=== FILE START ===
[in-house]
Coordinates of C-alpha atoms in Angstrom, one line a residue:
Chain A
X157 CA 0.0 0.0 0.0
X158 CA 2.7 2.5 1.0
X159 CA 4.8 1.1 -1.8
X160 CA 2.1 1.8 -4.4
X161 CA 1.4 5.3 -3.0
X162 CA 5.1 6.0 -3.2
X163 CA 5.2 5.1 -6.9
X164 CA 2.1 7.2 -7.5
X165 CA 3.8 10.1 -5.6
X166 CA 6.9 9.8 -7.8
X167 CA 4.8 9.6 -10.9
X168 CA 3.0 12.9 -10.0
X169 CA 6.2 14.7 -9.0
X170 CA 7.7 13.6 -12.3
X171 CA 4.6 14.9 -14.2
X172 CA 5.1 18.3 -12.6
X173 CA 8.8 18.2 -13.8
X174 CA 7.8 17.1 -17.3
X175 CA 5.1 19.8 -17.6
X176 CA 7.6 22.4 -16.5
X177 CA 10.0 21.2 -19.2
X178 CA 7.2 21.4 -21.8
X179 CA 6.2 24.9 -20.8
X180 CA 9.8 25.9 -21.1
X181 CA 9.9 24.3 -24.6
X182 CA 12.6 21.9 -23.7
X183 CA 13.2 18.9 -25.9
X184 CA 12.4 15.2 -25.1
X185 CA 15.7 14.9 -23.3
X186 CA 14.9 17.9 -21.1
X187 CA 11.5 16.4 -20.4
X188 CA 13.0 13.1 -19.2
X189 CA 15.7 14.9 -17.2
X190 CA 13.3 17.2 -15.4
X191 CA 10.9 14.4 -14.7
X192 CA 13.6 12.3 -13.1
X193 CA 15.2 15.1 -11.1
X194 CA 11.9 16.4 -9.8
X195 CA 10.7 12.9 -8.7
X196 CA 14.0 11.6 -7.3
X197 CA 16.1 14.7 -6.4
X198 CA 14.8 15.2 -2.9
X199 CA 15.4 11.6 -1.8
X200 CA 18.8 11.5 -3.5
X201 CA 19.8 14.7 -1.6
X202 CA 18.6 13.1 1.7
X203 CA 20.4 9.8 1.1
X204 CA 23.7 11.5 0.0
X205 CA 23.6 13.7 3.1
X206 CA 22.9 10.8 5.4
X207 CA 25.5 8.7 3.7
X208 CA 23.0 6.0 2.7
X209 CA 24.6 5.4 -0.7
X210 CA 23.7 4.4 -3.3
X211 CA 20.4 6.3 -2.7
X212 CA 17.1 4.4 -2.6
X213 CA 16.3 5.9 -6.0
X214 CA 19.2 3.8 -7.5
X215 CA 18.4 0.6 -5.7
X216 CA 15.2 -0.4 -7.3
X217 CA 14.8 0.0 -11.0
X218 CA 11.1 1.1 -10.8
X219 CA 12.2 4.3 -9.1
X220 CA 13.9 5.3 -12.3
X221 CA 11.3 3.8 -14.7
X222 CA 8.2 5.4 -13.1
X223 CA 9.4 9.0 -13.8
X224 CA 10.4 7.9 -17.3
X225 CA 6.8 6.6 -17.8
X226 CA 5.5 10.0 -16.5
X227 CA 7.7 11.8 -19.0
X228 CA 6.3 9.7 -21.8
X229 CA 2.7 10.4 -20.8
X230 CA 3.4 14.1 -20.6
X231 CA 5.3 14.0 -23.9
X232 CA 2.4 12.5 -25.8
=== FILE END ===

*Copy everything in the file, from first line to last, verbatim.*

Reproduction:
[in-house]
Coordinates of C-alpha atoms in Angstrom, one line a residue:
Chain A
X157 CA 0.0 0.0 0.0
X158 CA 2.7 2.5 1.0
X159 CA 4.8 1.1 -1.8
X160 CA 2.1 1.8 -4.4
X161 CA 1.4 5.3 -3.0
X162 CA 5.1 6.0 -3.2
X163 CA 5.2 5.1 -6.9
X164 CA 2.1 7.2 -7.5
X165 CA 3.8 10.1 -5.6
X166 CA 6.9 9.8 -7.8
X167 CA 4.8 9.6 -10.9
X168 CA 3.0 12.9 -10.0
X169 CA 6.2 14.7 -9.0
X170 CA 7.7 13.6 -12.3
X171 CA 4.6 14.9 -14.2
X172 CA 5.1 18.3 -12.6
X173 CA 8.8 18.2 -13.8
X174 CA 7.8 17.1 -17.3
X175 CA 5.1 19.8 -17.6
X176 CA 7.6 22.4 -16.5
X177 CA 10.0 21.2 -19.2
X178 CA 7.2 21.4 -21.8
X179 CA 6.2 24.9 -20.8
X180 CA 9.8 25.9 -21.1
X181 CA 9.9 24.3 -24.6
X182 CA 12.6 21.9 -23.7
X183 CA 13.2 18.9 -25.9
X184 CA 12.4 15.2 -25.1
X185 CA 15.7 14.9 -23.3
X186 CA 14.9 17.9 -21.1
X187 CA 11.5 16.4 -20.4
X188 CA 13.0 13.1 -19.2
X189 CA 15.7 14.9 -17.2
X190 CA 13.3 17.2 -15.4
X191 CA 10.9 14.4 -14.7
X192 CA 13.6 12.3 -13.1
X193 CA 15.2 15.1 -11.1
X194 CA 11.9 16.4 -9.8
X195 CA 10.7 12.9 -8.7
X196 CA 14.0 11.6 -7.3
X197 CA 16.1 14.7 -6.4
X198 CA 14.8 15.2 -2.9
X199 CA 15.4 11.6 -1.8
X200 CA 18.8 11.5 -3.5
X201 CA 19.8 14.7 -1.6
X202 CA 18.6 13.1 1.7
X203 CA 20.4 9.8 1.1
X204 CA 23.7 11.5 0.0
X205 CA 23.6 13.7 3.1
X206 CA 22.9 10.8 5.4
X207 CA 25.5 8.7 3.7
X208 CA 23.0 6.0 2.7
X209 CA 24.6 5.4 -0.7
X210 CA 23.7 4.4 -3.3
X211 CA 20.4 6.3 -2.7
X212 CA 17.1 4.4 -2.6
X213 CA 16.3 5.9 -6.0
X214 CA 19.2 3.8 -7.5
X215 CA 18.4 0.6 -5.7
X216 CA 15.2 -0.4 -7.3
X217 CA 14.8 0.0 -11.0
X218 CA 11.1 1.1 -10.8
X219 CA 12.2 4.3 -9.1
X220 CA 13.9 5.3 -12.3
X221 CA 11.3 3.8 -14.7
X222 CA 8.2 5.4 -13.1
X223 CA 9.4 9.0 -13.8
X224 CA 10.4 7.9 -17.3
X225 CA 6.8 6.6 -17.8
X226 CA 5.5 10.0 -16.5
X227 CA 7.7 11.8 -19.0
X228 CA 6.3 9.7 -21.8
X229 CA 2.7 10.4 -20.8
X230 CA 3.4 14.1 -20.6
X231 CA 5.3 14.0 -23.9
X232 CA 2.4 12.5 -25.8